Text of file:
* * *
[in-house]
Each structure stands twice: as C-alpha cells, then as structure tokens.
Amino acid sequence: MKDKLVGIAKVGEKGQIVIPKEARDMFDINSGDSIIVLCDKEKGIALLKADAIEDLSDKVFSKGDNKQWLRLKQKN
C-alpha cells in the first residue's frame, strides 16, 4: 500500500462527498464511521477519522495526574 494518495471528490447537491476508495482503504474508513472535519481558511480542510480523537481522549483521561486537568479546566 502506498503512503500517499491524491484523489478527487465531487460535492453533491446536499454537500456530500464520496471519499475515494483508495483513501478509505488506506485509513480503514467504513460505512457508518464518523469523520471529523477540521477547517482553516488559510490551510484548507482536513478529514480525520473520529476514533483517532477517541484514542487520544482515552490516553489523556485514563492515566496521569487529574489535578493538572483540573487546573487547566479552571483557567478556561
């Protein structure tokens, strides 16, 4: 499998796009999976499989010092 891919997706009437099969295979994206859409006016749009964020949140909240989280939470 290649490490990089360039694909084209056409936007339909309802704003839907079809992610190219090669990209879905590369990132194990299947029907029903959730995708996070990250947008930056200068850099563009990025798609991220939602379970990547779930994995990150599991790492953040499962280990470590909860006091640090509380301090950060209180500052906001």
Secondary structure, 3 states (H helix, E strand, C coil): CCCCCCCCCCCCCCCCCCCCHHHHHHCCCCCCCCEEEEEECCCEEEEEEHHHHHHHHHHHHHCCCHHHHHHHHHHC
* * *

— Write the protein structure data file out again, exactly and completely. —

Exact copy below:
[in-house]
Each structure stands twice: as C-alpha cells, then as structure tokens.
Amino acid sequence: MKDKLVGIAKVGEKGQIVIPKEARDMFDINSGDSIIVLCDKEKGIALLKADAIEDLSDKVFSKGDNKQWLRLKQKN
C-alpha cells in the first residue's frame, strides 16, 4: 500500500462527498464511521477519522495526574 494518495471528490447537491476508495482503504474508513472535519481558511480542510480523537481522549483521561486537568479546566 502506498503512503500517499491524491484523489478527487465531487460535492453533491446536499454537500456530500464520496471519499475515494483508495483513501478509505488506506485509513480503514467504513460505512457508518464518523469523520471529523477540521477547517482553516488559510490551510484548507482536513478529514480525520473520529476514533483517532477517541484514542487520544482515552490516553489523556485514563492515566496521569487529574489535578493538572483540573487546573487547566479552571483557567478556561
């Protein structure tokens, strides 16, 4: 499998796009999976499989010092 891919997706009437099969295979994206859409006016749009964020949140909240989280939470 290649490490990089360039694909084209056409936007339909309802704003839907079809992610190219090669990209879905590369990132194990299947029907029903959730995708996070990250947008930056200068850099563009990025798609991220939602379970990547779930994995990150599991790492953040499962280990470590909860006091640090509380301090950060209180500052906001």
Secondary structure, 3 states (H helix, E strand, C coil): CCCCCCCCCCCCCCCCCCCCHHHHHHCCCCCCCCEEEEEECCCEEEEEEHHHHHHHHHHHHHCCCHHHHHHHHHHC